Thought experiments are a means of imaginative reasoning that lie at the heart of philosophy, from the pre-Socratics to the modern era, and they also play central roles in a range of fields, from physics to politics. The Routledge Companion to Thought Experiments is an invaluable guide and reference source to this multifaceted subject. Comprising over 30 chapters by a team of international contributors, the Companion covers the following important areas: -/- · the history of thought experiments, from antiquity to (...)
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  47. How Thought Experiments Increase Understanding.Michael T. Stuart - 2017 - In Michael T. Stuart, Yiftach Fehige & James Robert Brown (eds.), The Routledge Companion to Thought Experiments. London: Routledge. pp. 526-544.
    We might think that thought experiments are at their most powerful or most interesting when they produce new knowledge. This would be a mistake; thought experiments that seek understanding are just as powerful and interesting, and perhaps even more so. A growing number of epistemologists are emphasizing the importance of understanding for epistemology, arguing that it should supplant knowledge as the central notion. In this chapter, I bring the literature on understanding in epistemology to bear on explicating the different ways (...)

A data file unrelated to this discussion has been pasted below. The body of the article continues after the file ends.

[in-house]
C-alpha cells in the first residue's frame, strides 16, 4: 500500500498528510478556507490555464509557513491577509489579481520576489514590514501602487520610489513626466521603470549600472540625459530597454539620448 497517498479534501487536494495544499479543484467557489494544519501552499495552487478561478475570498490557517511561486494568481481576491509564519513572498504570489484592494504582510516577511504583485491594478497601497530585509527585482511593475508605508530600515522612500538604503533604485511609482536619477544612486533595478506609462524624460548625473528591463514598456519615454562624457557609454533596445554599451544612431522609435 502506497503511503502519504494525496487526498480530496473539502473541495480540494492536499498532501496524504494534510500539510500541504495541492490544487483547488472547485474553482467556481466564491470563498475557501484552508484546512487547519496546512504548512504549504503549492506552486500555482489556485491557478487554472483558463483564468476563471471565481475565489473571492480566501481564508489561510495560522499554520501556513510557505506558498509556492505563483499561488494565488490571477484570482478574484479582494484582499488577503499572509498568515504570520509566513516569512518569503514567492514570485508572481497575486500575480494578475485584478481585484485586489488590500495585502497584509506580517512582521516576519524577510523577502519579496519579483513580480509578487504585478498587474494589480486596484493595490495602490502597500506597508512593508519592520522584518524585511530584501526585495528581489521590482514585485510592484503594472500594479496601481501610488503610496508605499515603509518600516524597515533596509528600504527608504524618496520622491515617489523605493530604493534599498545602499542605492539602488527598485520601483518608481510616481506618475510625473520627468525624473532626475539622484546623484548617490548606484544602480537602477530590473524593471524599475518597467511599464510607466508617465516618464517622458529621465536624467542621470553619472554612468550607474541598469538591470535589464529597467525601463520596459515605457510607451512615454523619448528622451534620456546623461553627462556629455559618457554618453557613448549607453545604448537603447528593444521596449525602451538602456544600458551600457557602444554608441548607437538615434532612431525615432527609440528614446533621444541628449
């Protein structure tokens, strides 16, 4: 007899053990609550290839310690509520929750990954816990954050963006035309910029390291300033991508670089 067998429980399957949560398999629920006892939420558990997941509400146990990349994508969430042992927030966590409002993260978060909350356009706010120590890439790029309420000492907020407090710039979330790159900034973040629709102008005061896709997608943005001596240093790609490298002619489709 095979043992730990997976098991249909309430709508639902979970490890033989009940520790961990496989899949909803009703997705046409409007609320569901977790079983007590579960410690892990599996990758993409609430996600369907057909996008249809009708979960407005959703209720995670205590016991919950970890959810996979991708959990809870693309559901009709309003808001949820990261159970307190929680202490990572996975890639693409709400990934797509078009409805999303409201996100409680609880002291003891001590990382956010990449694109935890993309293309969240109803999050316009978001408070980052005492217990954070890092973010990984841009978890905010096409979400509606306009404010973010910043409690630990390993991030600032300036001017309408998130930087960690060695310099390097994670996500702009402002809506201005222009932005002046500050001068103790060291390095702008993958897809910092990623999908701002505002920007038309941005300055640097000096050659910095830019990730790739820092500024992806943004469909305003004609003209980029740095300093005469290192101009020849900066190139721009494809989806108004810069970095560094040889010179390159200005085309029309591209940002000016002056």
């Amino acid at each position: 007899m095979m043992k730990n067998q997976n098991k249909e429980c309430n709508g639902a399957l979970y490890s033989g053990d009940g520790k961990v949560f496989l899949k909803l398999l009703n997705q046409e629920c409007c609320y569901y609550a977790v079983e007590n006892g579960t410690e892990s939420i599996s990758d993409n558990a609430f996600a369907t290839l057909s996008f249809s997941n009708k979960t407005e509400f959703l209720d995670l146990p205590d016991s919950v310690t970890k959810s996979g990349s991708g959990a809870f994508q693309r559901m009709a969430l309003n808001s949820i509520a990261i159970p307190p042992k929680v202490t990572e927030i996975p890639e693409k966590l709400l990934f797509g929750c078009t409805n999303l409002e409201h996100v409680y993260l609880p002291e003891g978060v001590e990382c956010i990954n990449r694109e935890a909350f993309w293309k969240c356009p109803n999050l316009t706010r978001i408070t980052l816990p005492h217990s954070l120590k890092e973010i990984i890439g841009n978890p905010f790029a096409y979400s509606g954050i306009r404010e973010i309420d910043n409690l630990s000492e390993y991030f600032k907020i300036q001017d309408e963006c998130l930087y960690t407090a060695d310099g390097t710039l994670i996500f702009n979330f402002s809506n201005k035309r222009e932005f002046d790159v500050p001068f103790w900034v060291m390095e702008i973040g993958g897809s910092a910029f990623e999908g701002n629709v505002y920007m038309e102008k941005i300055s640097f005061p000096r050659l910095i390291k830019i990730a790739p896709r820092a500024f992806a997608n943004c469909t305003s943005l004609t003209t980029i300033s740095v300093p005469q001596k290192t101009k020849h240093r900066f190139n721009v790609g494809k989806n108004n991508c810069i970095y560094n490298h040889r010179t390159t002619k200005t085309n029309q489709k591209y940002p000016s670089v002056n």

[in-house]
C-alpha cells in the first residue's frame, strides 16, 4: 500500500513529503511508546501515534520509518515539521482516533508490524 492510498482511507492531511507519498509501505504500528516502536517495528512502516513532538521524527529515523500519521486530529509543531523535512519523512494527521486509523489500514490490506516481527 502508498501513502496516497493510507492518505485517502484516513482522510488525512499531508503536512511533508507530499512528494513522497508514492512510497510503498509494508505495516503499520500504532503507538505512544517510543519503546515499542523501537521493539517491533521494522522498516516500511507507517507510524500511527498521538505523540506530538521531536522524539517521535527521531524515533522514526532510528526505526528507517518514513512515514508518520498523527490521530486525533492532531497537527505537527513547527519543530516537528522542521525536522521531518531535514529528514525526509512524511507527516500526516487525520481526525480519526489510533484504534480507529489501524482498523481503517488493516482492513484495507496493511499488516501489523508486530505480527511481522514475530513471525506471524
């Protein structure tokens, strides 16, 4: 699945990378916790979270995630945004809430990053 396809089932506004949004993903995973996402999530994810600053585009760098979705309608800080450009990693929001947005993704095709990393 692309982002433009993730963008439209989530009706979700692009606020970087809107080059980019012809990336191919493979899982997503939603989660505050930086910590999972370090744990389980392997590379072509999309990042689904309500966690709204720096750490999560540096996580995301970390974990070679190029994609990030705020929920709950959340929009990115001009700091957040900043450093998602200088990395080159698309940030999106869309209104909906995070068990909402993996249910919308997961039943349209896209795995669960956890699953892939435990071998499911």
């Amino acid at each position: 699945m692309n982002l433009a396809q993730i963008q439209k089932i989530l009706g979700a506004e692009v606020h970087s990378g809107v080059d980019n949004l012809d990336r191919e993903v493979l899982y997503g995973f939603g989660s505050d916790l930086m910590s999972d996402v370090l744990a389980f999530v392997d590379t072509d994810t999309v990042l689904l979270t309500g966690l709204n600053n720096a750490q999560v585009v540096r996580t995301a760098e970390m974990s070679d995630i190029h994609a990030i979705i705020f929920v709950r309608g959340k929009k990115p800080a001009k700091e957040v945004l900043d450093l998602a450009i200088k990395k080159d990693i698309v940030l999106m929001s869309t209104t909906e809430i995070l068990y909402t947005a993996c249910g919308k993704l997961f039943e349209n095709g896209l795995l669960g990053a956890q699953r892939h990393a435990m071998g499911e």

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  48. Imagination: A Sine Qua Non of Science.Michael T. Stuart - 2017 - Croatian Journal of Philosophy (49):9-32.
    What role does the imagination play in scientific progress? After examining several studies in cognitive science, I argue that one thing the imagination does is help to increase scientific understanding, which is itself indispensable for scientific progress. Then, I sketch a transcendental justification of the role of imagination in this process.
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  49. Imagining the Magdeburg Rider.Assaf Pinkus - 2014 - Paragrana: Internationale Zeitschrift für Historische Anthropologie 23 (1):23-45.
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  50. Imagination as Self-Knowledge: Kepler on Proclus' Commentary on the First Book of Euclid's Elements.Guy6 Claessens - 2011 - Early Science and Medicine 16 (3):179-199.
    The Neoplatonist Proclus, in his commentary on Euclid's Elements, appears to have been the first to systematically cut imagination's exclusive ties with the sensible realm. According to Proclus, in geometry discursive thinking makes use of innate concepts that are projected on imagination as on a mirror. Despite the crucial role of Proclus' text in early modern epistemology, the concept of a productive imagination seems almost not have been received. It was generally either transplanted into an Aristotelian account of mathematics or (...)